Mayor Ness looks forward to second termDuluth Mayor Don Ness was sworn in at noon Monday on the steps of City Hall after running for re-election unopposed.
By: Peter Passi and Mike Creger, Duluth News Tribune
Duluth Mayor Don Ness was sworn in at noon Monday on the steps of City Hall after running for re-election unopposed.
Following his oath of office, Ness, who also marked his 38th birthday Monday, took his place behind a lectern made of sculpted ice for a few remarks.
With the unseasonable temperature of the day climbing above 40 degrees, Ness joked, “My primary weather concern is that this podium will melt on my speech.”
The weather, and a new twist to the swearing in of City Council members later in the day at Clyde Iron Works, had the mayor issuing an impromptu proclamation by the end of the day. “Isn’t today just the perfect Duluth day?” Ness said after the 6:30 ceremony at the event center at Clyde in front of an overflowing audience.
In the past, the mayor would offer a State of the City address in conjunction with the swearing in of the council. The mayor felt it didn’t give enough of the spotlight to the newly elected council members.
“Isn’t this so much better than a State of the City address that goes on and on?” the mayor said after speeches from new council members Jennifer Julsrud, Garry Krause, Linda Krug and Emily Larson along with the re-elected Sharla Gardner and Jay Fosle.
The mayor still plans to deliver a State of the City address on March 5 in the Lake Superior Ballroom of the Duluth Entertainment Convention Center.
Outgoing council members Tony Cuneo, Jeff Anderson, Todd Fedora and Jackie Halberg were honored with plaques and platitudes from Gardner, who is ending a term as the council president.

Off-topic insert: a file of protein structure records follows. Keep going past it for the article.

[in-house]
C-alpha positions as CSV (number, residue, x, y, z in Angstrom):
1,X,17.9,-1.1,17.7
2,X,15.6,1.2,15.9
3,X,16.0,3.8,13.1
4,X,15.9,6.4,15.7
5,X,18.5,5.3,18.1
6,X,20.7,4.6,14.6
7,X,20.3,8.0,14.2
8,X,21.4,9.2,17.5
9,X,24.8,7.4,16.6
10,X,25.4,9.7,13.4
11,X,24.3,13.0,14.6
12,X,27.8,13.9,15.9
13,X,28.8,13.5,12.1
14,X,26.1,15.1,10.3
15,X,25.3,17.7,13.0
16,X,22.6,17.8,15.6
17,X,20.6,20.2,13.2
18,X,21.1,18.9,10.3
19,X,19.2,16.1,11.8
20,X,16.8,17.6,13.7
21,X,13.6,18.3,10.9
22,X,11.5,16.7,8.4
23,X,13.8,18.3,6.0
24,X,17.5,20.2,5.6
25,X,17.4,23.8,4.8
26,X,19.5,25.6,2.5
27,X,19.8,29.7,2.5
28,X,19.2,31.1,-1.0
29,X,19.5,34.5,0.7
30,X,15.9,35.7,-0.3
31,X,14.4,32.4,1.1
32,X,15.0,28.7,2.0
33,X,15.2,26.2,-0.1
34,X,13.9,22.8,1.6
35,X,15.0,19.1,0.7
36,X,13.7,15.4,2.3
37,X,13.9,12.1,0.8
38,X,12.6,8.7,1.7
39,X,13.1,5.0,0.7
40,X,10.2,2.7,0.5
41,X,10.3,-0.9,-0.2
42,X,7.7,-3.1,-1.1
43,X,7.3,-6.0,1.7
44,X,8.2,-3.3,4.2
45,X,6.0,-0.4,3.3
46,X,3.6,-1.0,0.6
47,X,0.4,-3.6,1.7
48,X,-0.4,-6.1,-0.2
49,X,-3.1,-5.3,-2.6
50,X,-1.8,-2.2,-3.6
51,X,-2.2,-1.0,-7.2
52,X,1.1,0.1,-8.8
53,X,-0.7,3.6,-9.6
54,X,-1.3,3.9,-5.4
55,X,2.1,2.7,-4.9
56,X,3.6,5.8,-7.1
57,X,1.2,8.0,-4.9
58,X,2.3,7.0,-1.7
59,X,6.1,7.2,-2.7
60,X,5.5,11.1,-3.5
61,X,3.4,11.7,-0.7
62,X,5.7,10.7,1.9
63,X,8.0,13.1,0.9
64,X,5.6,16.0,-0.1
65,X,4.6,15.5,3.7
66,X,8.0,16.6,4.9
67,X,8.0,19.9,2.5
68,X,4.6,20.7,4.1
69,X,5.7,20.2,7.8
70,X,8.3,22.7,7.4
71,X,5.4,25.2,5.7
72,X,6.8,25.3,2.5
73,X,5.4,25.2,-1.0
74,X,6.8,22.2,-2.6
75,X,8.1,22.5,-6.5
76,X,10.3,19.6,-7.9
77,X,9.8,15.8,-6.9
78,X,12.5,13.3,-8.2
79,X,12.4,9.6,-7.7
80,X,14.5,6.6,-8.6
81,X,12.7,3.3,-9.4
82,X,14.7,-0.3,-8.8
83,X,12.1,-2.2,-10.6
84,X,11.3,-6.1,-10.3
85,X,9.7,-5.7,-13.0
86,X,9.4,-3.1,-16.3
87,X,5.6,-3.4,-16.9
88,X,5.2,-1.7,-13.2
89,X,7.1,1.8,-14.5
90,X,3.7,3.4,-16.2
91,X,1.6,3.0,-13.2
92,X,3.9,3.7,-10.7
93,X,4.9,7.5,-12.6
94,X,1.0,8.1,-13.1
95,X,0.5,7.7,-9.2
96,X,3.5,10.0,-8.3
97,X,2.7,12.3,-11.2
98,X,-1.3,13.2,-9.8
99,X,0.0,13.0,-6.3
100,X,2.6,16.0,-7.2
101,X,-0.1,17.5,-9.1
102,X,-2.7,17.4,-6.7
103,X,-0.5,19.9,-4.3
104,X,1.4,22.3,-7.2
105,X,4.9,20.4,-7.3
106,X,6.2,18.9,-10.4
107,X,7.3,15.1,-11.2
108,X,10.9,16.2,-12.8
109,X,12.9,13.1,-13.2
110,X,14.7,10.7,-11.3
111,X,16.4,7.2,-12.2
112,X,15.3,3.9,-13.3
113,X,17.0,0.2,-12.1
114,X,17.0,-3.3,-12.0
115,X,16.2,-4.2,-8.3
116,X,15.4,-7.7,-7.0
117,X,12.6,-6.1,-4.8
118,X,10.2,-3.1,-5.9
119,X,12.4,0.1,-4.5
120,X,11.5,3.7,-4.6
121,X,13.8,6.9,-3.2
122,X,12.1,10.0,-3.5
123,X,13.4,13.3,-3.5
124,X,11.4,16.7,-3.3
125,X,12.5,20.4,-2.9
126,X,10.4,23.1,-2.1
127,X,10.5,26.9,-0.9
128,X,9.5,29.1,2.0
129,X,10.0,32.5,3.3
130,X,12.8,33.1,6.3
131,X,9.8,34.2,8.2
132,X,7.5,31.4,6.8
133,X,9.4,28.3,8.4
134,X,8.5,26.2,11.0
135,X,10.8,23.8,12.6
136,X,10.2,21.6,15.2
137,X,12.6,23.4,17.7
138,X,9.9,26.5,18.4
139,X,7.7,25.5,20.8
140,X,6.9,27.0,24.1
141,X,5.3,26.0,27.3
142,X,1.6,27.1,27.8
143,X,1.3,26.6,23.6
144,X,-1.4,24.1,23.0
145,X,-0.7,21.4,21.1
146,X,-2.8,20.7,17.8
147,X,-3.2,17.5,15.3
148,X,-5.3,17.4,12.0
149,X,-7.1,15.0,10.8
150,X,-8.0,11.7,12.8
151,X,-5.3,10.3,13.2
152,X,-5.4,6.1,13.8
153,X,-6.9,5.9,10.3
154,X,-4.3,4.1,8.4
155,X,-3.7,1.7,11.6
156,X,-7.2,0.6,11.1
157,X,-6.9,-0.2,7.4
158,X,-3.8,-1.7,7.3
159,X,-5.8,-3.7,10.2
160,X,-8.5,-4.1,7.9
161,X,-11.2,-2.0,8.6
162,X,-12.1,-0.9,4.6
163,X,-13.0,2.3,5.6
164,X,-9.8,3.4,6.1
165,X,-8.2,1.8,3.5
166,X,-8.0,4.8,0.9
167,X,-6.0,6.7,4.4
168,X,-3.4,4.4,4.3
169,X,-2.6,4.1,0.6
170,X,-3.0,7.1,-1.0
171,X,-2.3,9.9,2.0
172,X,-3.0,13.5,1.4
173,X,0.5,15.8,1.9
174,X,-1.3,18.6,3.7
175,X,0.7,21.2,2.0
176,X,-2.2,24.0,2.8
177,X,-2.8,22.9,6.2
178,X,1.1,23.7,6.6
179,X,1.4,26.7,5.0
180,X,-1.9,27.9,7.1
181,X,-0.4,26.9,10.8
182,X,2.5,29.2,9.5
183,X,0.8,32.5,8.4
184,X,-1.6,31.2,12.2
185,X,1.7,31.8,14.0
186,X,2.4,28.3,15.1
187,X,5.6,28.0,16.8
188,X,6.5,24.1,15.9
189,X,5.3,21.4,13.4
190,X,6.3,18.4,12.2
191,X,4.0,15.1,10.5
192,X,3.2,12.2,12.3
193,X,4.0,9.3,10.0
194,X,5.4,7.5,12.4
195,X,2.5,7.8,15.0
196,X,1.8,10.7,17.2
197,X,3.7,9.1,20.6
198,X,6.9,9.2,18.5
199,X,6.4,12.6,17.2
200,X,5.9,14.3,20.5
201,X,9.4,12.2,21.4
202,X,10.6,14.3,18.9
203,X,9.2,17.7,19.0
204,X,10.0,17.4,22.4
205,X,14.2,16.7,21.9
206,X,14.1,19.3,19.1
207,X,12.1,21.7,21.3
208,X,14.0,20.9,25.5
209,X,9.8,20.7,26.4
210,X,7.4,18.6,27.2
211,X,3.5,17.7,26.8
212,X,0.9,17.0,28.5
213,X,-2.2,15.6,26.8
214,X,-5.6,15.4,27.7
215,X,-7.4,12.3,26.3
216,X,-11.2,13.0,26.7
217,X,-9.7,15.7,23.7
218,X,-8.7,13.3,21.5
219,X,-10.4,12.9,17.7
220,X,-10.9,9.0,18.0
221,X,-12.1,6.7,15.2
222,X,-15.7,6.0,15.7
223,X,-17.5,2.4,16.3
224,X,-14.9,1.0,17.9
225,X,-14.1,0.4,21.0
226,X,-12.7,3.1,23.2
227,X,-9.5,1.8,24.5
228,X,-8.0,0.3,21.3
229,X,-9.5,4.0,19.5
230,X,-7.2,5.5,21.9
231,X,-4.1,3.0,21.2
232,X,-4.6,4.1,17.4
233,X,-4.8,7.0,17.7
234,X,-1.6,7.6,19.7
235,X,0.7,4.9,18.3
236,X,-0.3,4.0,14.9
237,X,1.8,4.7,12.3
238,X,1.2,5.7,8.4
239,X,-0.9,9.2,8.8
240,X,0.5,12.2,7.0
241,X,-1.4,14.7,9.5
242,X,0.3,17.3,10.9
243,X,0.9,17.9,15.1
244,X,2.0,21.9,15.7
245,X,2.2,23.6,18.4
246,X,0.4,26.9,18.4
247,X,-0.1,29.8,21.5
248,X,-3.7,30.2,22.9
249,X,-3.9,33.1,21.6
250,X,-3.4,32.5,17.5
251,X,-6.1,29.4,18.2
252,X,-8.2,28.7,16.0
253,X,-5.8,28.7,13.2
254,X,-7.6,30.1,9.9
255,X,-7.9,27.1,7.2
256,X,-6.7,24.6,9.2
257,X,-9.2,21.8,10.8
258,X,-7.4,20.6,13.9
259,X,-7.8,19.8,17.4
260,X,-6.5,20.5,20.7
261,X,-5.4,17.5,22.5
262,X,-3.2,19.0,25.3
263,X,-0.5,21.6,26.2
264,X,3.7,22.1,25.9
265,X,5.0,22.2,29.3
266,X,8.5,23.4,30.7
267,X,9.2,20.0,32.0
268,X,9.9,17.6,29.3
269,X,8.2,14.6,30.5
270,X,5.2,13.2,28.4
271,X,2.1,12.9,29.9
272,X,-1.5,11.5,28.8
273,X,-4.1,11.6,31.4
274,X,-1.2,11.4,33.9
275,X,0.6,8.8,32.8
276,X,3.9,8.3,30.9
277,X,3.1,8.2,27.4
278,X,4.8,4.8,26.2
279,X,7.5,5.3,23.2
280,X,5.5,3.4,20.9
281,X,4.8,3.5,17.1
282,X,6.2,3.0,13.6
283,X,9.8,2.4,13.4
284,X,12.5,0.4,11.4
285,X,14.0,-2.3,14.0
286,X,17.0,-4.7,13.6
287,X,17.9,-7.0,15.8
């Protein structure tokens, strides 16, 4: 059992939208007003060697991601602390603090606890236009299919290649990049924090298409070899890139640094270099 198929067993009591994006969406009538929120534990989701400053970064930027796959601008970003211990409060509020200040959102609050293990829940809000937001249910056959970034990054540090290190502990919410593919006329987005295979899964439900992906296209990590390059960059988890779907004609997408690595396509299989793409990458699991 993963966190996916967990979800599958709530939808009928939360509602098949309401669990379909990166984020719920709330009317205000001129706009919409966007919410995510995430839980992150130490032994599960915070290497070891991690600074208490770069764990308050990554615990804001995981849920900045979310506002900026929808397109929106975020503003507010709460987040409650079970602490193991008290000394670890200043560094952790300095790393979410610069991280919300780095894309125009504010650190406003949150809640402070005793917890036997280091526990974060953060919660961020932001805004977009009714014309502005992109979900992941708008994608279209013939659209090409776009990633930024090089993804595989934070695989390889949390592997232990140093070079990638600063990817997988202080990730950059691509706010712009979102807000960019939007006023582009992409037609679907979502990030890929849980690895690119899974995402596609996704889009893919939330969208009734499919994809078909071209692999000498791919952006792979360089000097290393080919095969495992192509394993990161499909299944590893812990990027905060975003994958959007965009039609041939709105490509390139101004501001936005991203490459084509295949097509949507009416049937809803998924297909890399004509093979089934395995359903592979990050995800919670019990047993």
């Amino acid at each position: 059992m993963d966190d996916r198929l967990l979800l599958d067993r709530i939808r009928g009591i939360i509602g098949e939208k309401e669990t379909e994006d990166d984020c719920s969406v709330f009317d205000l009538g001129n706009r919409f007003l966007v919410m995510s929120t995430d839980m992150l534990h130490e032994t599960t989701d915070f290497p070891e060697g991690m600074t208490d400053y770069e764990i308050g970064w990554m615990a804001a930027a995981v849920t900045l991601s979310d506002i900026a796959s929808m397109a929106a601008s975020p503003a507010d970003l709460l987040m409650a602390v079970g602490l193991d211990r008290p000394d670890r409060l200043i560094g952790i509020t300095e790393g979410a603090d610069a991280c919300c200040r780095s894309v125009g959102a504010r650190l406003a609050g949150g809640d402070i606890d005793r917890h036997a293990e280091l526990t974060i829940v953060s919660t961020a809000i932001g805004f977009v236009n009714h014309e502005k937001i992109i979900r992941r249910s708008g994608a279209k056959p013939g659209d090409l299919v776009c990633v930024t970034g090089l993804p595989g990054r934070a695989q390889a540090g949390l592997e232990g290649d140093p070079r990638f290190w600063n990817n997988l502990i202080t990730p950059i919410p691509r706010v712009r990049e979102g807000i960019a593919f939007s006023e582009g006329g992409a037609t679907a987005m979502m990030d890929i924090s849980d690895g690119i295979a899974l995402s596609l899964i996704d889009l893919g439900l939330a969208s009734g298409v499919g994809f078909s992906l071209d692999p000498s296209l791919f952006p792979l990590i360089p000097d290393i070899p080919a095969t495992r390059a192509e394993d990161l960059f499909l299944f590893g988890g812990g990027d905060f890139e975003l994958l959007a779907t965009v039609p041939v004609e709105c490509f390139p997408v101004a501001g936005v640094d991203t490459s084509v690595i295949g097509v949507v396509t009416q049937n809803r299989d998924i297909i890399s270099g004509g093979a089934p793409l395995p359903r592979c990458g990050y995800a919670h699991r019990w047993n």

With terms up in 2014, Jim Stauber, Dan Hartman and Patrick Boyle fill out the rest of the council.
Larson said campaigns are “really just long job interviews,” after stating her amazement at the passion she found in voters while knocking on doors last fall. “It’s time to get to work,” she said.
Krause, who is returning to the council, said he will keep an eye on the city budget, especially after hearing so many people in the city express their fears about jobs, foreclosures, and fees. “I’m going to work hard on keeping costs down,” he said.
Julsrud said it should be obvious to most people paying attention in the last few months what one of her top goals on the council will be: “I’m going to fix the water system,” she said, saying it’s the financially responsible thing to do for the city’s future.
Krug said she’s proud to serve on the council of a city known for its moxie and ability to recover after being called a dying city 30 years ago. “Look how far we’ve come,” she said, adding that there’s more work to do. “Let’s do it.”
Ness said at Clyde that he’s looking forward to the next year. “I feel great about this new council,” he said.
The second-term Ness kept his speech short after the noon swearing-in.
“It’s hard for me to put into words what it means to serve the city I love,” he told the crowd. “All I can say is: Thank you.”
Ness observed that the notion of him running for mayor uncontested was highly improbable following a first term in which “we faced more than our share of big problems.”
Pair some of Ness’ tough budget decisions with his self-described
“social skills of a Russian prison guard,” and, he said, “It could have been a recipe for political disaster.”
Ness gave credit to city staff, supporters and family members, especially his wife.
“Laura is my rock, my everything. She’s the reason I’m up here,” he said.
Despite recent hard times, Ness said: “Duluth has the potential to be one of the great mid-sized cities of North America. I sense a growing confidence that our best days are yet to come.”
The mayor was pleased Monday evening with how the day went. “I think it’s been a great success.”